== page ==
"The sky above me glows like the ancient patina of saints," says the main character, Adam, in a fever-induced hallucinatory observation of the alien hovercraft above him. He is a high-school student artist on Earth, in the near future, sick with a disease that only alien medicine can cure, but his health insurance won't cover. His family is out of work, the aliens are the new 1%, and his artwork is the only thing he has to live for. Oh, and he falls in love but commodifies it for the aliens--who have colonized the Earth and pay good money for human artifacts or, in Adam's case, video footage, of 1950s human nostalgia. This description doesn't even cover the depths of this prescient and brilliant novella. You will see connections to the current economic and socio-political climate, and you will love the gorgeous and succinct writing. I especially love how each chapter is a vignette with Adam's paintings as titles - a kind of nod to a piece of art within an art form. This book is one of my new favorites--I highly recommend it!— Sam Kolber
National Book Award winner M. T. Anderson returns to future Earth in a sharply wrought satire of art and truth in the midst of colonization.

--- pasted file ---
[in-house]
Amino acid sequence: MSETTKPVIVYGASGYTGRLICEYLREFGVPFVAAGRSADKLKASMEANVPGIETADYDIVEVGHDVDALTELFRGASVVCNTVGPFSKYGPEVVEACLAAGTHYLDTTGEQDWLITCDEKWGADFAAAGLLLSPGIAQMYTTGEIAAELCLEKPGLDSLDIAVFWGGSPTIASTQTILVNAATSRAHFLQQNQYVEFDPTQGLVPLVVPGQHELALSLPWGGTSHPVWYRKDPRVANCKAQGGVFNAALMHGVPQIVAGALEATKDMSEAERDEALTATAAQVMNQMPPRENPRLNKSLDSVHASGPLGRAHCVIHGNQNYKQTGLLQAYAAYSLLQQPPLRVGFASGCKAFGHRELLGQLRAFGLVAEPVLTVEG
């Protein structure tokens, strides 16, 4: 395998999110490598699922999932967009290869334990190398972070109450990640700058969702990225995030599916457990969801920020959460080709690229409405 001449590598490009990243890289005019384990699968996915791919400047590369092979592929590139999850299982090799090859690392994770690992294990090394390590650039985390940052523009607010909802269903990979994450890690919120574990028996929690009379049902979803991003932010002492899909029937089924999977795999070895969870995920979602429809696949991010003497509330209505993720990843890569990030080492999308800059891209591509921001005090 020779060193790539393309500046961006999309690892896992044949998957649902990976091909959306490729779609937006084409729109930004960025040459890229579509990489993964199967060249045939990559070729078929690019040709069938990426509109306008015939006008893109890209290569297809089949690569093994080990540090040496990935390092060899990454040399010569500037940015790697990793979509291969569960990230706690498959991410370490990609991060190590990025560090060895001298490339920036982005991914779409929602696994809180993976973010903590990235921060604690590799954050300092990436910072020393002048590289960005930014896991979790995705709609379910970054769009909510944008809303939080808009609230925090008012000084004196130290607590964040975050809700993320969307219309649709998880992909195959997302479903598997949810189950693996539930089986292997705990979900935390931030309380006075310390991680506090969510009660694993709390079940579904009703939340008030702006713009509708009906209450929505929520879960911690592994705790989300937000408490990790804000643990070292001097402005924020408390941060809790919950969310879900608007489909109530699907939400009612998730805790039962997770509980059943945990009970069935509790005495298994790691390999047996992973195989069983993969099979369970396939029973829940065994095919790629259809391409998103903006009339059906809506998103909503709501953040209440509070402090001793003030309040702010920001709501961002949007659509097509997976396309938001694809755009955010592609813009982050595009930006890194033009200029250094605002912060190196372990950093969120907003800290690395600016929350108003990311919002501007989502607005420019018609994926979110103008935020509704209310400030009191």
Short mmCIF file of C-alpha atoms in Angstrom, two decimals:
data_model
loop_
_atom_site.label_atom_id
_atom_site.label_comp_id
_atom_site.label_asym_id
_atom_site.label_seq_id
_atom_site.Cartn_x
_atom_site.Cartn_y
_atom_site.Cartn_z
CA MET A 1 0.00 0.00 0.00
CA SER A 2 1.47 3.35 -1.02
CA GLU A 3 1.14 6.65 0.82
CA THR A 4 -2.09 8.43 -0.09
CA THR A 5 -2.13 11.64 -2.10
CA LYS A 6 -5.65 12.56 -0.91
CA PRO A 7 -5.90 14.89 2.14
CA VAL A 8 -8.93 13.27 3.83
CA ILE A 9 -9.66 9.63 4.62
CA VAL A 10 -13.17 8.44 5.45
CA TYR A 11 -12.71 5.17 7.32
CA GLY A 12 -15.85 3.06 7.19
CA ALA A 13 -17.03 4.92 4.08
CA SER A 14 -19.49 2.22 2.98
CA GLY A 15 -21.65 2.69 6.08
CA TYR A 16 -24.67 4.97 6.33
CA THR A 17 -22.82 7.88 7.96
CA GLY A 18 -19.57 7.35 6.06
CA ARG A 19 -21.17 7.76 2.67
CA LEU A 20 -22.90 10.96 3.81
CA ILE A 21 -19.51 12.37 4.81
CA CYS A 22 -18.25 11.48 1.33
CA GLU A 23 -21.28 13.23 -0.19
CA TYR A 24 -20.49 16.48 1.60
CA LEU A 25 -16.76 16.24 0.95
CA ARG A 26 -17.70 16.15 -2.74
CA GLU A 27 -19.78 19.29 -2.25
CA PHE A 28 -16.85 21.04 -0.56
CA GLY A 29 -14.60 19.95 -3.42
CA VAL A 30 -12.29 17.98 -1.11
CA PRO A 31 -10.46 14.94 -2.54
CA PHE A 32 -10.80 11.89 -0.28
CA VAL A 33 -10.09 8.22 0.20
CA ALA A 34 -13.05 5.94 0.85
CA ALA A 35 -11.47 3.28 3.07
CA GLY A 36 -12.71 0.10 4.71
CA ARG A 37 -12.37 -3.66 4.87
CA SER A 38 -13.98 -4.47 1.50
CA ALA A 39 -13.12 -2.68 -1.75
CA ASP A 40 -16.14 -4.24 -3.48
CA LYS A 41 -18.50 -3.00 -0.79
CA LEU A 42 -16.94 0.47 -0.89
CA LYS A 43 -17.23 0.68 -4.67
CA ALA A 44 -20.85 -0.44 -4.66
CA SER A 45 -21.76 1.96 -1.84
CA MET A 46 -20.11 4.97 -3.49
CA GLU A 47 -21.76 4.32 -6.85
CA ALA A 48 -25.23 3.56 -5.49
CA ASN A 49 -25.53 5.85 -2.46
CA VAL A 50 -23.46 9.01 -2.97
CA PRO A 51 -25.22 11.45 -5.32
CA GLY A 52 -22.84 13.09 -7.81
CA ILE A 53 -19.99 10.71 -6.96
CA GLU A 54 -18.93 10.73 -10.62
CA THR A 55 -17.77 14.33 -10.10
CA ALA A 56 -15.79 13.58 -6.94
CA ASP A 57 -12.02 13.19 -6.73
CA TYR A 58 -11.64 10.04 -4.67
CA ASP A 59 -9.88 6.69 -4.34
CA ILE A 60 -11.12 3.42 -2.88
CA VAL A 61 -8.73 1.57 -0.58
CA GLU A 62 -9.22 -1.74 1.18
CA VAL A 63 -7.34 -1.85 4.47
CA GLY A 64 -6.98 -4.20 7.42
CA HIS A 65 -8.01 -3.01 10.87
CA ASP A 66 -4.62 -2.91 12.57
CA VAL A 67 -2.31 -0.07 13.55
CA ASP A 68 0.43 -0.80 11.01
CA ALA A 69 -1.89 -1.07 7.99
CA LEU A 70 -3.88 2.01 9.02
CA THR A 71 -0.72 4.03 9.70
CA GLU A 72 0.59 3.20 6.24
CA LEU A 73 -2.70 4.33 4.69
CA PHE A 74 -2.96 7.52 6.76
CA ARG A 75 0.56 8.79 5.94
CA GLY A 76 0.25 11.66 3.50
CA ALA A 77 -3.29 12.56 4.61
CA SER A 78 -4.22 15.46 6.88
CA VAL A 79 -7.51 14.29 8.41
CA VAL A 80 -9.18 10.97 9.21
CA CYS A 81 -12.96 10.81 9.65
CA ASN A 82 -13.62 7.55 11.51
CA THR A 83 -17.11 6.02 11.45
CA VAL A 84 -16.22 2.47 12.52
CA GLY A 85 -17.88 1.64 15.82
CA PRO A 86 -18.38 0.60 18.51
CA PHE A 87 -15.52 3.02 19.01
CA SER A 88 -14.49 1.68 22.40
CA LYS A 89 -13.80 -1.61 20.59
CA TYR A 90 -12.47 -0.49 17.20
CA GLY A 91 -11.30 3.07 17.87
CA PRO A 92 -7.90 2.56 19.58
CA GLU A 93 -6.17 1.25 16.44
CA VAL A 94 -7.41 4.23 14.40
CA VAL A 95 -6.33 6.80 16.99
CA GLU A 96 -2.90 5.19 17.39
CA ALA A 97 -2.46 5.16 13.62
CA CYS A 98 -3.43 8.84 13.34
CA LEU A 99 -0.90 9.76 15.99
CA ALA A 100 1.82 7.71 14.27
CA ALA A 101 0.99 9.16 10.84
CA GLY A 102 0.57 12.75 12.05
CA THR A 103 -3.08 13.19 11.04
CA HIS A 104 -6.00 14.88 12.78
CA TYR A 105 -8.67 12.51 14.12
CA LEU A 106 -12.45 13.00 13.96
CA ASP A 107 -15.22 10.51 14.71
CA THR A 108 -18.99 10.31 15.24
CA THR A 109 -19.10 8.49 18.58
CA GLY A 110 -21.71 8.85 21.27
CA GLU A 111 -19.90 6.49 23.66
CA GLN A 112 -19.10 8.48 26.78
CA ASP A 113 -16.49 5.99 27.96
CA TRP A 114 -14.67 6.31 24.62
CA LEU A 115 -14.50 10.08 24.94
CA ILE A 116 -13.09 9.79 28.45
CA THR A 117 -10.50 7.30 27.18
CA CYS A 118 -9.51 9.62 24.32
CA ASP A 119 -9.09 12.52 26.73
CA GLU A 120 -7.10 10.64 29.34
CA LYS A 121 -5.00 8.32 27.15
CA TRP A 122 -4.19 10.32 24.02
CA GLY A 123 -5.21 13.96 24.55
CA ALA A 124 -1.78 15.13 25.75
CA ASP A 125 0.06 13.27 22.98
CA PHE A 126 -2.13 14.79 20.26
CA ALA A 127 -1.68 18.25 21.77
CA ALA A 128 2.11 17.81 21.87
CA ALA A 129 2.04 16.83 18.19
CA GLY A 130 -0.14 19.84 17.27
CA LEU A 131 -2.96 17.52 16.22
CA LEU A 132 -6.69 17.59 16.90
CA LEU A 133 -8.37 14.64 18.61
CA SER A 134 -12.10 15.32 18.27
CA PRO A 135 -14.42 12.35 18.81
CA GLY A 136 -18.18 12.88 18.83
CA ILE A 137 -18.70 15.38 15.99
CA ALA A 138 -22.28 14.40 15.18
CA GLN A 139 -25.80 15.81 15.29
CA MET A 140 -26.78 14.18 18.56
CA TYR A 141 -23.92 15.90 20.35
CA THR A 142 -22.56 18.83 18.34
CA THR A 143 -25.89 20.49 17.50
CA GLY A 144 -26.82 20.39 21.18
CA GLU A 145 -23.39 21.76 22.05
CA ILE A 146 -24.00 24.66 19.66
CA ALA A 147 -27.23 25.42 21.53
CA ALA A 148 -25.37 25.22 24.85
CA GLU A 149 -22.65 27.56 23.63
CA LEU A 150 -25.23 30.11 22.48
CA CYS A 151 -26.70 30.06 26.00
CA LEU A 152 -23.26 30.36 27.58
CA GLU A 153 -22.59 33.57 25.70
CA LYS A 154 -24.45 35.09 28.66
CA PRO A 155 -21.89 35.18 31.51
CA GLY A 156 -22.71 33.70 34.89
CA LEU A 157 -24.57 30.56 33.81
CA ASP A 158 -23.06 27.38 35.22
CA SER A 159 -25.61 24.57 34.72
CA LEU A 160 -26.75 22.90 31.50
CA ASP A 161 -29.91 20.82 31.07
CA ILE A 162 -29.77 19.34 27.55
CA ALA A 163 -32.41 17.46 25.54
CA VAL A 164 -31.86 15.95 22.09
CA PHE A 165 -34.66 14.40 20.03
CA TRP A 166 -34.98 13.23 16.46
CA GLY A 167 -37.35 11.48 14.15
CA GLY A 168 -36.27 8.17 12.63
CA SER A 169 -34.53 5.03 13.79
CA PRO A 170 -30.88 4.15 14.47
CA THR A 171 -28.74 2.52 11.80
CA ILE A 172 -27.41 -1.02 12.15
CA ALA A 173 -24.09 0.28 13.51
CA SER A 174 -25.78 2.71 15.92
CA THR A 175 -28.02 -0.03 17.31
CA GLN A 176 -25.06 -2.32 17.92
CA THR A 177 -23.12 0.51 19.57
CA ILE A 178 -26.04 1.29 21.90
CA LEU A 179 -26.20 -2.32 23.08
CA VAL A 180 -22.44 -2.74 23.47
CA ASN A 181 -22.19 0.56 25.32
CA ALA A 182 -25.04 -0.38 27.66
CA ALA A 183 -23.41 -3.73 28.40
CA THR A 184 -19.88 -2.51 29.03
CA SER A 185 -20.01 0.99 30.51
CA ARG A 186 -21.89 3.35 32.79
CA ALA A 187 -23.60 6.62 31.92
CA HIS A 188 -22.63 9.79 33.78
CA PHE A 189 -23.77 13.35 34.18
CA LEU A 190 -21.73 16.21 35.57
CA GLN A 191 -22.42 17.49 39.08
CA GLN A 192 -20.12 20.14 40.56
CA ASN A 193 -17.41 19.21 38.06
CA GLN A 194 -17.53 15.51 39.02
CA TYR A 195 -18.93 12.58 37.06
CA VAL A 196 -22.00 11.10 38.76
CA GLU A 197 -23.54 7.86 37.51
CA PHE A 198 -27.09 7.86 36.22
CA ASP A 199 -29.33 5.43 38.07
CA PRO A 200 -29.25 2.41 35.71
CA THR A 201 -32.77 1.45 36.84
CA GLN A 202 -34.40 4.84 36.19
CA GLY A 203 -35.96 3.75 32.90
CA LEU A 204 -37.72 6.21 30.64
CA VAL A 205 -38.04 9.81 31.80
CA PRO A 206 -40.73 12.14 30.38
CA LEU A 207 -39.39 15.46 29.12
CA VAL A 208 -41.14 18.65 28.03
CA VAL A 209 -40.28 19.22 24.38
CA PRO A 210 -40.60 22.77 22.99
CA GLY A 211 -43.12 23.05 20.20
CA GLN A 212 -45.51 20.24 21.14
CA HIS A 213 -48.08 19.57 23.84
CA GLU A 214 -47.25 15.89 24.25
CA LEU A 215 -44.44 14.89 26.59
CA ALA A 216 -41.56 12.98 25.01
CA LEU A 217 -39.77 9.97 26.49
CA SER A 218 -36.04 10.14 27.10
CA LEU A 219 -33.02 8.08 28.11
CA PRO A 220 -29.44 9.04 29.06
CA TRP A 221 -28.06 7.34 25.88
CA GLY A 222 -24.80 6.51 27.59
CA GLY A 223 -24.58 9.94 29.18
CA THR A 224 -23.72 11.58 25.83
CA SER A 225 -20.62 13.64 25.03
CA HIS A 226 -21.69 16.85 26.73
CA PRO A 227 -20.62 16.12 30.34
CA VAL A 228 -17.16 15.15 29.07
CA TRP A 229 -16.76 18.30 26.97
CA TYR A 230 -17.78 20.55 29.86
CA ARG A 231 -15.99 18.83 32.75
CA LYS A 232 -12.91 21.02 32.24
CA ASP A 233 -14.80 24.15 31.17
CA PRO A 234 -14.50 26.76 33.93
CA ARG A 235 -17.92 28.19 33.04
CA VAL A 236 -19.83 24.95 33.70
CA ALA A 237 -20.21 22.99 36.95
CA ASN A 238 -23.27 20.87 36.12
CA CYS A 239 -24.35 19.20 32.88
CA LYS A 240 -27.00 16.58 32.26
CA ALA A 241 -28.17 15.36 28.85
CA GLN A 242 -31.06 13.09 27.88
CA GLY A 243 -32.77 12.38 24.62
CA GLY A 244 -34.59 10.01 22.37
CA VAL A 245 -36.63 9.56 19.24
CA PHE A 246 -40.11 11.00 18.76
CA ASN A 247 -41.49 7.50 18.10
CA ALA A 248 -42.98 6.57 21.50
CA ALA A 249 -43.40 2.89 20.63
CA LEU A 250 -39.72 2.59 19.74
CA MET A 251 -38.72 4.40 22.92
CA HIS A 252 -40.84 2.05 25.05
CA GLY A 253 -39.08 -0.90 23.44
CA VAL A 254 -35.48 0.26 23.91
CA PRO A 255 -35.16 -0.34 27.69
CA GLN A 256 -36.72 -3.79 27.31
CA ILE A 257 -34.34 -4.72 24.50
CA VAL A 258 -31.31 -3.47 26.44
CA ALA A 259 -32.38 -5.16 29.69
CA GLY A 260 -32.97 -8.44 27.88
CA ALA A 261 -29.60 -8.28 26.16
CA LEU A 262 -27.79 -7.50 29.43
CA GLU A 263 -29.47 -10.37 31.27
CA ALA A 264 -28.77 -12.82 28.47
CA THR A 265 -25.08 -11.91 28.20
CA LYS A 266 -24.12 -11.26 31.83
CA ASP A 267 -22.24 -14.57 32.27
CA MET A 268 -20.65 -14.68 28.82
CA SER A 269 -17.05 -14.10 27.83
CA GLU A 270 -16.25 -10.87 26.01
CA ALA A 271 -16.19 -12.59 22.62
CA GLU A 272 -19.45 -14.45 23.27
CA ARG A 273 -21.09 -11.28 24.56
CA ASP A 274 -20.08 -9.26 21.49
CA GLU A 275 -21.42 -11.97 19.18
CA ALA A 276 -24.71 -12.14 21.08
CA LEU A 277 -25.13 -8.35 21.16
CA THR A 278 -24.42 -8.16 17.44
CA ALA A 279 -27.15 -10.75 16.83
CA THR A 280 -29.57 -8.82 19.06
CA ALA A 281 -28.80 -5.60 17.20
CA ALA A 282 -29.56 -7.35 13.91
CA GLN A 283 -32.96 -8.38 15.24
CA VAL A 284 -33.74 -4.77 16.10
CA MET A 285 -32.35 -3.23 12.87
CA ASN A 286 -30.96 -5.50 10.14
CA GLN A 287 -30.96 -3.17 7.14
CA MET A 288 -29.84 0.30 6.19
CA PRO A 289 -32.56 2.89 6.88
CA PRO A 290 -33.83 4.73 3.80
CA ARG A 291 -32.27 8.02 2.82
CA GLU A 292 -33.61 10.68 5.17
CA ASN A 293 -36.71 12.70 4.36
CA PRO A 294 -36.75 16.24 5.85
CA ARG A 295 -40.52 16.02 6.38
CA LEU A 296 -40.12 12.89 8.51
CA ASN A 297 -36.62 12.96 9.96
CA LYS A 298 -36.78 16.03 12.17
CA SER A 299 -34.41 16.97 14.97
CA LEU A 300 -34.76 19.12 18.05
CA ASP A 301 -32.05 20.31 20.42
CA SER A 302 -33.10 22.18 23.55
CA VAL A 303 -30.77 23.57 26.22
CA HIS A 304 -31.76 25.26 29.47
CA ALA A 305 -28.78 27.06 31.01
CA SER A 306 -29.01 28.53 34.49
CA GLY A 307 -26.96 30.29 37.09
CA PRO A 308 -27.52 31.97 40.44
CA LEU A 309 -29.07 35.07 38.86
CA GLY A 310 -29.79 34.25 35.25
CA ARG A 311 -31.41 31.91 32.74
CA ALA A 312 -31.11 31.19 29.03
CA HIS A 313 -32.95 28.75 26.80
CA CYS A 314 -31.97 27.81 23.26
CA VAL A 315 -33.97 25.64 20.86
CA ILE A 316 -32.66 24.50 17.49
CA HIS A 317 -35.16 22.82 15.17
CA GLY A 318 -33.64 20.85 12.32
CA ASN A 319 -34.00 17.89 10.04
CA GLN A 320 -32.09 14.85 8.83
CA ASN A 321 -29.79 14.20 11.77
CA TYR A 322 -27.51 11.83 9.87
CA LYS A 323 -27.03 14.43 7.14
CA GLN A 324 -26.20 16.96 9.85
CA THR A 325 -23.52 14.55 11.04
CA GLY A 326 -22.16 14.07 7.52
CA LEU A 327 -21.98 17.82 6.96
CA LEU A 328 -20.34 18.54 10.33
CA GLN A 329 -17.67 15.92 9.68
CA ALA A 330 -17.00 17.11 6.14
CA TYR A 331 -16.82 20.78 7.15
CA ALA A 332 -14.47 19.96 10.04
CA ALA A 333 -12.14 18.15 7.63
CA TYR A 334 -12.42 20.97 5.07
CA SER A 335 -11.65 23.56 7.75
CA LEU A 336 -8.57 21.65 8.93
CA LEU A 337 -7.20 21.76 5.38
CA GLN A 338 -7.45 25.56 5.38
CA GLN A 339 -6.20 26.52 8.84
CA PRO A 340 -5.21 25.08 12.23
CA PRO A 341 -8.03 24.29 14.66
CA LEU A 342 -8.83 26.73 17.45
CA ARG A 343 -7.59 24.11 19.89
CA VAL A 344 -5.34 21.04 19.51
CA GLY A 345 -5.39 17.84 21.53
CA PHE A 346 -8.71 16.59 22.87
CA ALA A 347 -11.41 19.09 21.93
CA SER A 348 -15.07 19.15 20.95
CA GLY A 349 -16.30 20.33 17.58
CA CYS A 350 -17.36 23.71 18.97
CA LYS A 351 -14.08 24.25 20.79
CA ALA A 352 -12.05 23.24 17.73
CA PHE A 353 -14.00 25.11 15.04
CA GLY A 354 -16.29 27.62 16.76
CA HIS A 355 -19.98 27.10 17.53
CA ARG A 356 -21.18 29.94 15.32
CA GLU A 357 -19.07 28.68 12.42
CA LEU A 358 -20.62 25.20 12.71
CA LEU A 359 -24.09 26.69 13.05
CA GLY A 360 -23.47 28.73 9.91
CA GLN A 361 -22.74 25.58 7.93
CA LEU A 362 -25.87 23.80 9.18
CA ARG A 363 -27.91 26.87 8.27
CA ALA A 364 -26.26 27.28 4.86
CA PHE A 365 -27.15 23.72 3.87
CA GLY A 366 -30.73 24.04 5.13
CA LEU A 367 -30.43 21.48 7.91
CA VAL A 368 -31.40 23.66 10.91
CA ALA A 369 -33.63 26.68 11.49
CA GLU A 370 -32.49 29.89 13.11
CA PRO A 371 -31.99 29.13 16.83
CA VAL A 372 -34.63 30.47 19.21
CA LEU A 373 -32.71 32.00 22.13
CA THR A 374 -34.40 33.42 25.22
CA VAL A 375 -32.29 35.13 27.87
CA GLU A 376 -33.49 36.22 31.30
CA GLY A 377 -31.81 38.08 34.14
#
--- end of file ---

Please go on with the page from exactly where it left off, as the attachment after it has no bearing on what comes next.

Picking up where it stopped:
When the vuvv first landed, it came as a surprise to aspiring artist Adam and the rest of planet Earth--but not necessarily an unwelcome one. Can it really be called an invasion when the vuvv generously offered free advanced technology and cures for every illness imaginable? As it turns out, yes. With his parents' jobs replaced by alien tech and no money for food, clean water, or the vuvv's miraculous medicine, Adam and his girlfriend, Chloe, have to get creative to survive. And since the vuvv crave anything they deem classic Earth culture (doo-wop music, still life paintings of fruit, true love), recording 1950s-style dates for the vuvv to watch in a pay-per-minute format seems like a brilliant idea. But it's hard for Adam and Chloe to sell true love when they hate each other more with every passing episode. Soon enough, Adam must decide how far he's willing to go--and what he's willing to sacrifice--to give the vuvv what they want.